We have already discovered that ClinicalTrials.gov provides updated information for locating U.S. government- and privately-supported clinical trials and results of certain completed trials. Observational studies addressing health issues in large groups of people or populations in natural settings are also included in the ClinicalTrials.gov database.

The site was developed by the U.S. National Institutes of Health (NIH), through its National Library of Medicine (NLM), in collaboration with the Food and Drug Administration (FDA), as a result of the FDA Modernization Act (1997). The types of trials required to be registered at the site expanded with the Food and Drug Administration Amendments Act of 2007. The "basic results" of trials that study drugs, biologics, or devices approved, licensed, or cleared by the FDA are now required to be posted in a timely manner. (read more about the registration requirements page and the clinical trials results page)

Many medical journals now have policies of only publishing a manuscript from a completed clinical trial if the trial has been registered at ClinicalTrials.gov.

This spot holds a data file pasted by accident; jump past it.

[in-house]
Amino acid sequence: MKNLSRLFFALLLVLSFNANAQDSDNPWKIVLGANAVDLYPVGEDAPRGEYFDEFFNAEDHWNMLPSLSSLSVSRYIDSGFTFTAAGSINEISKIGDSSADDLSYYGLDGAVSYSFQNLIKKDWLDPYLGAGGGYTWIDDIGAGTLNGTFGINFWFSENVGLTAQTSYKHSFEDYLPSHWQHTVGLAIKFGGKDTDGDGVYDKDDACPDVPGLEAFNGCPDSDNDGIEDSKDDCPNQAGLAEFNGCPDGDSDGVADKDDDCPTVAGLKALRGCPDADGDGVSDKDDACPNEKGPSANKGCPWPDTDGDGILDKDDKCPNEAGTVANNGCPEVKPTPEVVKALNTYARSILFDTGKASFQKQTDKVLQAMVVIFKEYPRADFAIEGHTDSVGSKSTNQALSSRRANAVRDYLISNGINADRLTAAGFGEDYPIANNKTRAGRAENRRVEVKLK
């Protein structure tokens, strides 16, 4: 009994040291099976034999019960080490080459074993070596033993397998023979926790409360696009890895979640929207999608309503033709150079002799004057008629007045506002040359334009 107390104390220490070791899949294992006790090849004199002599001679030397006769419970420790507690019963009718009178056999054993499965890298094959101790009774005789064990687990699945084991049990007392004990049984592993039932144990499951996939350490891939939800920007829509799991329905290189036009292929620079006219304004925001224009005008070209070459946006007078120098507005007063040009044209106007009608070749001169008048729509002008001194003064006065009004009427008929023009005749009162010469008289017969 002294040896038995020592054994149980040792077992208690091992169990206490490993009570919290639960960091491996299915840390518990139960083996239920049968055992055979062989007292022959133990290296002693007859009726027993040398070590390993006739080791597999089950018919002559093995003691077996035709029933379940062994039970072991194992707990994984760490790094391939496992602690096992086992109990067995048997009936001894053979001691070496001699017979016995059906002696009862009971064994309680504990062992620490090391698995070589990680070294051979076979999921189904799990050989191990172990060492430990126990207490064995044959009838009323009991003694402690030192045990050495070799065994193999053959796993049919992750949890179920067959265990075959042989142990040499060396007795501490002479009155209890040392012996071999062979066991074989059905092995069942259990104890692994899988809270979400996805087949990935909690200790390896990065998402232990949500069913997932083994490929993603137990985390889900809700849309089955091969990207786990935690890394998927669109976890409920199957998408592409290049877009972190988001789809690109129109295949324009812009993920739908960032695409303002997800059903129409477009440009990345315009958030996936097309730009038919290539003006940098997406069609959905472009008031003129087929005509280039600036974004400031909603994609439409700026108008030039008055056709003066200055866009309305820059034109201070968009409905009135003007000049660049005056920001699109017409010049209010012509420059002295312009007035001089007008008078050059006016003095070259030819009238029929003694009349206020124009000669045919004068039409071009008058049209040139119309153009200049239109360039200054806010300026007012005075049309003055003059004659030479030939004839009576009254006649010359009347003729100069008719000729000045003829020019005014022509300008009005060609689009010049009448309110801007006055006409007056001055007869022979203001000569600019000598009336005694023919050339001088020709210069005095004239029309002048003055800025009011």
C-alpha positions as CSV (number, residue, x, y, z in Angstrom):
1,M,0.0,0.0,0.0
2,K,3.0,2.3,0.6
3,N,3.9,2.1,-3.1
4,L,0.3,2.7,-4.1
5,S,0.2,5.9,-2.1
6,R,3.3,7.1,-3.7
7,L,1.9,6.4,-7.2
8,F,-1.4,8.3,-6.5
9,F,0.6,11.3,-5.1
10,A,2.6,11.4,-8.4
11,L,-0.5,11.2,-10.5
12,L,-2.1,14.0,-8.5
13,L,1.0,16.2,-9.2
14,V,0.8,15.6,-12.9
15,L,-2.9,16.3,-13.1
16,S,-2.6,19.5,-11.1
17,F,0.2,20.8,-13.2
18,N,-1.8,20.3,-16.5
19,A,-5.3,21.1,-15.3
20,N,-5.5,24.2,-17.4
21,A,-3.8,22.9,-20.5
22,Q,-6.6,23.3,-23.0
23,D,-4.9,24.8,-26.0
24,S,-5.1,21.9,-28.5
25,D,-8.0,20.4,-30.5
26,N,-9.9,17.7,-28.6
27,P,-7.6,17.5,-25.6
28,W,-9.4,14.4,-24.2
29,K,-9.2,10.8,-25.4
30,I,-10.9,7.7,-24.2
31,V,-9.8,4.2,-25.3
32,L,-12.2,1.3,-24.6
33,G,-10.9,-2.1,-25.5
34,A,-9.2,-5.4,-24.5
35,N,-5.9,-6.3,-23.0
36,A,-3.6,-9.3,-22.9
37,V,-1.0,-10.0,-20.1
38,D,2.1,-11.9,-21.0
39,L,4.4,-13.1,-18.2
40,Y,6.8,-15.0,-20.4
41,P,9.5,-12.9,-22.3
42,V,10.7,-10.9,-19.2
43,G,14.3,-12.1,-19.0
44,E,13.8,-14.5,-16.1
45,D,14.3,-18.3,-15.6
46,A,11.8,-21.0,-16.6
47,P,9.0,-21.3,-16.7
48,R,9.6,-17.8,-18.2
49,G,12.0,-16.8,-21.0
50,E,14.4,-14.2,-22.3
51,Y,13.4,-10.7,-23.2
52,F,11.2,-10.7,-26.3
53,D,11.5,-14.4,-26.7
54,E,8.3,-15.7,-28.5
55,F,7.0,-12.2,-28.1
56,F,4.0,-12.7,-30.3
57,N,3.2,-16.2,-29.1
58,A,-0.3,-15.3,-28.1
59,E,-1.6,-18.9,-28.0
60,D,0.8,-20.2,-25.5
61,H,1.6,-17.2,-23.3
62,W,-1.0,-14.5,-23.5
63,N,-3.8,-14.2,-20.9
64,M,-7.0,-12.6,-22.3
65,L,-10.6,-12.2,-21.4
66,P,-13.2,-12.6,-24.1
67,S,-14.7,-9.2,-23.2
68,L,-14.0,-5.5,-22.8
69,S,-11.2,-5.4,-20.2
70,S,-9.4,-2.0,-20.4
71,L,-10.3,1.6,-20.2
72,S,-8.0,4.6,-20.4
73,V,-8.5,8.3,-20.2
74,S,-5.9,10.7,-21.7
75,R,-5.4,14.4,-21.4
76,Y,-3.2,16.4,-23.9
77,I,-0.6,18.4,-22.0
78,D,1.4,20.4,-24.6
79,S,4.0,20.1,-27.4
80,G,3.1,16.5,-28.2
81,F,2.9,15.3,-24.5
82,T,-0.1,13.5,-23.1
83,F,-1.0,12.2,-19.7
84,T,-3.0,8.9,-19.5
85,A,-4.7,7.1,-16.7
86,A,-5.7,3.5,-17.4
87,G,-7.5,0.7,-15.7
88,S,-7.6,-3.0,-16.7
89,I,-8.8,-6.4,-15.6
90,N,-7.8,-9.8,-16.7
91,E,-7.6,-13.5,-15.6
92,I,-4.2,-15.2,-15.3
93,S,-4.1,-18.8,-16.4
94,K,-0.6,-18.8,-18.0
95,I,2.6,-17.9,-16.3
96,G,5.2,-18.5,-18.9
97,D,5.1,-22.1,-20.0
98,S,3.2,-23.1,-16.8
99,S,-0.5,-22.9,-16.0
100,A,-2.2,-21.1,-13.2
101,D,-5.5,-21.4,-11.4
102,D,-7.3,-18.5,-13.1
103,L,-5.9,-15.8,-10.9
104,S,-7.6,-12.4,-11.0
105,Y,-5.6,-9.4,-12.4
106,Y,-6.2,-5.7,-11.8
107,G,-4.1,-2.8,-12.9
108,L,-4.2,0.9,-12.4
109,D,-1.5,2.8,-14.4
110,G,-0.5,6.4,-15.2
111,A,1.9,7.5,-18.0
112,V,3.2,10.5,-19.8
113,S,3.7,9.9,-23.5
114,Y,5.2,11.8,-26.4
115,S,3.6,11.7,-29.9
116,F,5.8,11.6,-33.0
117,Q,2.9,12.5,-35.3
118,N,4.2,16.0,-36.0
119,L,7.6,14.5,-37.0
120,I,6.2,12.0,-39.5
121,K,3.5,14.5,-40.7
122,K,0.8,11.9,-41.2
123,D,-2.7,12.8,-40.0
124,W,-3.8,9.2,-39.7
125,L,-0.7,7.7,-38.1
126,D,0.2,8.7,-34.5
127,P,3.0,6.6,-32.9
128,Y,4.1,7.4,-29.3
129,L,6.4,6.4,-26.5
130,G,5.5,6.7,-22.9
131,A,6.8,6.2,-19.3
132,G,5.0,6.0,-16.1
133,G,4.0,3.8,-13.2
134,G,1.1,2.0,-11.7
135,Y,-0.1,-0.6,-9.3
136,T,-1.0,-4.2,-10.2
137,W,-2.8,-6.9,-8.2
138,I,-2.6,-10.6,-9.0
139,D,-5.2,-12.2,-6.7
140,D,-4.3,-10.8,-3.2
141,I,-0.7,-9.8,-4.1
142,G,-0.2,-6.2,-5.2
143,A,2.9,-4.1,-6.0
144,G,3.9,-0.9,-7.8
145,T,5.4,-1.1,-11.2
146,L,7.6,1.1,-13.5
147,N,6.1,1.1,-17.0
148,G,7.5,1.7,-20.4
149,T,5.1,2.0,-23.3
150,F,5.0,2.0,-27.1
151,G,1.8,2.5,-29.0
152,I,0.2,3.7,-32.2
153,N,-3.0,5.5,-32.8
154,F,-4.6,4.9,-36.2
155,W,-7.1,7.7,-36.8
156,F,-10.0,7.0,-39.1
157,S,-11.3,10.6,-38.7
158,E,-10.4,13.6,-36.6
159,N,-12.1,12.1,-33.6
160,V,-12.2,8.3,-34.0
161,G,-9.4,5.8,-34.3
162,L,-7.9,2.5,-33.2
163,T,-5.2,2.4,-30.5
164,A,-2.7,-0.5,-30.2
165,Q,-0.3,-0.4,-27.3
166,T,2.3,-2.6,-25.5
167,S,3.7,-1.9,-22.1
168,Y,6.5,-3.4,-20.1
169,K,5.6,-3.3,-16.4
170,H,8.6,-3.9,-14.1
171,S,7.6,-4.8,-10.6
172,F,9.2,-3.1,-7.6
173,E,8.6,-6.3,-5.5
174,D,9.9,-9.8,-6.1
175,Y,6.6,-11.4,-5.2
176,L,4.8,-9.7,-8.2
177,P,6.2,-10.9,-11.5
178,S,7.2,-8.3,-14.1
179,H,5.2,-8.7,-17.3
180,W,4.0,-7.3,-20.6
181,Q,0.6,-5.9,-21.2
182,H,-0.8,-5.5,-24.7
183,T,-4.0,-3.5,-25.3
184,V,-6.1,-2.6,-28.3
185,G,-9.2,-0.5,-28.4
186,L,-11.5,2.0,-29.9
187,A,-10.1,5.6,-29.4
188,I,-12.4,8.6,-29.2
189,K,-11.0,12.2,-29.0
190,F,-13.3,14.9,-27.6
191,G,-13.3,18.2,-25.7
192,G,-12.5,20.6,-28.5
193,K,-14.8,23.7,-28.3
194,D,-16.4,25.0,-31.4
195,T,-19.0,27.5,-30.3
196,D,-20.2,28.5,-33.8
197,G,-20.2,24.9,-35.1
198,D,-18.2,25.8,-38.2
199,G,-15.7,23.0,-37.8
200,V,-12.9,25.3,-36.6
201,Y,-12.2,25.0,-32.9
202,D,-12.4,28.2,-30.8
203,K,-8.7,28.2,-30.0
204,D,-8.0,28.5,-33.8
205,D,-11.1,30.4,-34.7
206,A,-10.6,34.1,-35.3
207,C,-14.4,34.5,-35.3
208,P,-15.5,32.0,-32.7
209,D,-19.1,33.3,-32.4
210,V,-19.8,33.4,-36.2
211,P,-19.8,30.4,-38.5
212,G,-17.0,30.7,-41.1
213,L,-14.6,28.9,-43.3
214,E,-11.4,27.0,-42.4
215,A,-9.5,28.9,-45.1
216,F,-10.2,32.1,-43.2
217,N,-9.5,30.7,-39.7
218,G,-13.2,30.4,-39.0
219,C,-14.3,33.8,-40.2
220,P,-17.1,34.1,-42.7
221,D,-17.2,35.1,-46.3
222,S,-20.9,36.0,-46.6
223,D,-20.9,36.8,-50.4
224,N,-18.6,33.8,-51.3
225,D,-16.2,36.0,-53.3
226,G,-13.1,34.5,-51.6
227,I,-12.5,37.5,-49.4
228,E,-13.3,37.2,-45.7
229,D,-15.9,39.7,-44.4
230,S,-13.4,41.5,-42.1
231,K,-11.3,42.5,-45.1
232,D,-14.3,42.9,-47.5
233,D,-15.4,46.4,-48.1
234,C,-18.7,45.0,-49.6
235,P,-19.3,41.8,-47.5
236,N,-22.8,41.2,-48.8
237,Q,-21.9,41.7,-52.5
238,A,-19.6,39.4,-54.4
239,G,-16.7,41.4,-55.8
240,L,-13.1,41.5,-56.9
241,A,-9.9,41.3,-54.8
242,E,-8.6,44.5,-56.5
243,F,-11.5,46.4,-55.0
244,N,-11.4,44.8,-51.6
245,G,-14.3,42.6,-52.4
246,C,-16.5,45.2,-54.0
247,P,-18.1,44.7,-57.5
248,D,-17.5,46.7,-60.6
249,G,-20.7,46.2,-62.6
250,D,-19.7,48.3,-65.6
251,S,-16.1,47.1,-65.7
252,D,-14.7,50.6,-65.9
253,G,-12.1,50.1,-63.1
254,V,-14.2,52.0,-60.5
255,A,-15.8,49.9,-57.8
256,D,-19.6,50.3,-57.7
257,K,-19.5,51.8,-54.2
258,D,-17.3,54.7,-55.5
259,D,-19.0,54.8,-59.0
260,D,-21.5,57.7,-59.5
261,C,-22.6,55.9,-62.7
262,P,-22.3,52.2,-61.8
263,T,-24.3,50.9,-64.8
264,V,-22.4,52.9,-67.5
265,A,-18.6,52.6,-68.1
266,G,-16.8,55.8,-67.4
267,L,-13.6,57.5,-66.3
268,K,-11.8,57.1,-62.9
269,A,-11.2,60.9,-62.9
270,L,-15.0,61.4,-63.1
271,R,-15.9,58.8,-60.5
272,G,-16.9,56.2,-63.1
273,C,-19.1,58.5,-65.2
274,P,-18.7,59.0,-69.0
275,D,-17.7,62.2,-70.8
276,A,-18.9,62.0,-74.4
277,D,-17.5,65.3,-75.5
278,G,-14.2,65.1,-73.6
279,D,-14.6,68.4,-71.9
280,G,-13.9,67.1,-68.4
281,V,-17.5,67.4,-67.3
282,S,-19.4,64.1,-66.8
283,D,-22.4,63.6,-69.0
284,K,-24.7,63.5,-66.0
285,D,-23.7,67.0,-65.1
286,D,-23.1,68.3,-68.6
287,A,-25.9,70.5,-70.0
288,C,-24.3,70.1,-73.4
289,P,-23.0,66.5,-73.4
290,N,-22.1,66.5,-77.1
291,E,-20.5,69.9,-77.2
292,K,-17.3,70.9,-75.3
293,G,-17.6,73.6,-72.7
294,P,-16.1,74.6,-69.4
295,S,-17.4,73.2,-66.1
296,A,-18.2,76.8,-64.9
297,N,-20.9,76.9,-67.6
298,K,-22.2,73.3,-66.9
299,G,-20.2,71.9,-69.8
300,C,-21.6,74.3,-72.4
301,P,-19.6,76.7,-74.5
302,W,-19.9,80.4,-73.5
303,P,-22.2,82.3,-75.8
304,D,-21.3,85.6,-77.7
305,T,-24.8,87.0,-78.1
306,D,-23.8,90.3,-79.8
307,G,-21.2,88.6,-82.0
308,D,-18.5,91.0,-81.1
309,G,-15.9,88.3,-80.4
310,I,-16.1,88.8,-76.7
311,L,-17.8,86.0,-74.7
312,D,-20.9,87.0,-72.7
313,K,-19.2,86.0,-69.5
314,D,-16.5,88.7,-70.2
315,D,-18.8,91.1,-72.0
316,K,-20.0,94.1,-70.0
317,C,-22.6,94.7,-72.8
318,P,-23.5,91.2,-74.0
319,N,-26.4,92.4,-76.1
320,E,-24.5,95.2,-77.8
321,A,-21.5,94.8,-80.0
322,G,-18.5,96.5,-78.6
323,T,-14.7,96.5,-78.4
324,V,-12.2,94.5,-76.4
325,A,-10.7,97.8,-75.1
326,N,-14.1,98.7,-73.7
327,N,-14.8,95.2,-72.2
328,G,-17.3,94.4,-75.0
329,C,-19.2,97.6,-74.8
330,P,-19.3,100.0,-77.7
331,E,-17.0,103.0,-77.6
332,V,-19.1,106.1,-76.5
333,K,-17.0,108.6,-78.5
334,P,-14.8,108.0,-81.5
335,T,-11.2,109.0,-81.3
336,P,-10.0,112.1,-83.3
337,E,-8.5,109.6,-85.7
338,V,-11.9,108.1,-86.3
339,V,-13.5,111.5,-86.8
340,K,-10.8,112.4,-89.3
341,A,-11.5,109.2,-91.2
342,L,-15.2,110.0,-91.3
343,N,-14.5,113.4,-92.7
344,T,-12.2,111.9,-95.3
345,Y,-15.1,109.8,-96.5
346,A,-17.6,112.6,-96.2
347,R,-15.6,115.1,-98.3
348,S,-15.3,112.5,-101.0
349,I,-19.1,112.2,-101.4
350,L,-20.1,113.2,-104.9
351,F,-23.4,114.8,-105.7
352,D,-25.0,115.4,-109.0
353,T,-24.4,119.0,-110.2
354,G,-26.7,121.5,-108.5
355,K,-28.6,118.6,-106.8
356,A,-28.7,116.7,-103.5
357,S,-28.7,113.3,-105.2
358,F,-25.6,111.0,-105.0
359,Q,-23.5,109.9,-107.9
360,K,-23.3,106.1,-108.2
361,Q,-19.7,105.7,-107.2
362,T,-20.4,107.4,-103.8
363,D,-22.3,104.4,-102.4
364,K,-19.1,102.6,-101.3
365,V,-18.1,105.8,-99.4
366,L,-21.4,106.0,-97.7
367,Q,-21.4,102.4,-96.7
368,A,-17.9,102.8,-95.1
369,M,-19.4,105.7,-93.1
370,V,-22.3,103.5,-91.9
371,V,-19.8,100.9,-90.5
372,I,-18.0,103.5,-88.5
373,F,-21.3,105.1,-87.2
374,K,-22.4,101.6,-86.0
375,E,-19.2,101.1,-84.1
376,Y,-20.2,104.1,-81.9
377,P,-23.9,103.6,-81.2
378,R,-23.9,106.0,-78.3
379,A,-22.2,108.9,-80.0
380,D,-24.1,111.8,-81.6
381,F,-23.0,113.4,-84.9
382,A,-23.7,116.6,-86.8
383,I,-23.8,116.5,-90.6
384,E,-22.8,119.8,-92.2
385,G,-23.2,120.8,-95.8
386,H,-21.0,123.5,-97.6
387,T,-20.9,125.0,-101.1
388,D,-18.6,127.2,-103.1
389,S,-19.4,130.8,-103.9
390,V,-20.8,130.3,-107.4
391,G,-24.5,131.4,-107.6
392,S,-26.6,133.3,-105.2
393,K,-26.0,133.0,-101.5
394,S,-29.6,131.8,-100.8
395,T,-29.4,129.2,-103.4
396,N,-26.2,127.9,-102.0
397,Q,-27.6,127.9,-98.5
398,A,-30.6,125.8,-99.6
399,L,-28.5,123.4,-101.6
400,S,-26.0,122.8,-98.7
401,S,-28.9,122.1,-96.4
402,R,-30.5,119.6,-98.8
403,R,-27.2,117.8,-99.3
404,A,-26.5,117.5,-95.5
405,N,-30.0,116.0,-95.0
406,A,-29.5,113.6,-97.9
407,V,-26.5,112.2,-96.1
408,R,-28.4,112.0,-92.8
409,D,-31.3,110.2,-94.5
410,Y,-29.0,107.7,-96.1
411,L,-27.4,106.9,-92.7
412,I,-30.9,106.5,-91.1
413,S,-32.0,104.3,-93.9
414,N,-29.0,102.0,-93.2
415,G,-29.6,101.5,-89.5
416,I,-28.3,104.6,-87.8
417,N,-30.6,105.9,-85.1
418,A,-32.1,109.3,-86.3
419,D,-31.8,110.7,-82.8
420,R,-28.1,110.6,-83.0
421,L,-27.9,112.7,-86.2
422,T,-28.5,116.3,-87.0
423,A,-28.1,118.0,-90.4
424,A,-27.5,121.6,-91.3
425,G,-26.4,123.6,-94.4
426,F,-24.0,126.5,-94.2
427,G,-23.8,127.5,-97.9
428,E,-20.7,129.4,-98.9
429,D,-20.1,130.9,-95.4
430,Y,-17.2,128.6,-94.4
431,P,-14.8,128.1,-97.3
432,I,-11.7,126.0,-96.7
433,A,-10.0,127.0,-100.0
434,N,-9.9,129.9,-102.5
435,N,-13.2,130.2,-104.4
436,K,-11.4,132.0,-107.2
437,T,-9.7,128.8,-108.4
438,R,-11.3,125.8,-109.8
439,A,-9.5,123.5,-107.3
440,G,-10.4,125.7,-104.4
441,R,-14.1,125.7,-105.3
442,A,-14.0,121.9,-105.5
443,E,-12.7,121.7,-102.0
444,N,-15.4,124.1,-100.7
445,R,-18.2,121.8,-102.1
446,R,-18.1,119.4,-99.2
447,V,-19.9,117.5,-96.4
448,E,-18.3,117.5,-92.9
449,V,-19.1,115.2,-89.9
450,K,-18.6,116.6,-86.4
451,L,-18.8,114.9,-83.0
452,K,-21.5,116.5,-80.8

Along with satisfying legislative requirements, pharmaceutical manufacturers are providing access to results from sponsored studies through various mechanisms. (e.g.GSK, Pfizer, Merck) as the Pharmaceutical Research and Manufacturers of America and the European Federation of Pharmaceutical Industries and Associations adopted joint Principles for Responsible Clinical Trial Data Sharing (2013).

13.3 - Contents of Clinical Trial Reports

13.3 - Contents of Clinical Trial Reports

Using the proper summary/descriptive statistics is essential. Although investigators may use standard deviations and standard errors interchangeably, the standard deviation is appropriate as a descriptive summary, whereas the standard error is intended to convey the uncertainty of an estimate (such as the mean). Confidence intervals are more informative than significance levels and p-values.

Reports of clinical trials usually do not distinguish between clinical significance and statistical significance - but they should. Clinical significance can be expressed in terms of the magnitude and direction of treatment effects or differences. Although this is important for superiority trials, it is even more important for equivalence and non-inferiority trials.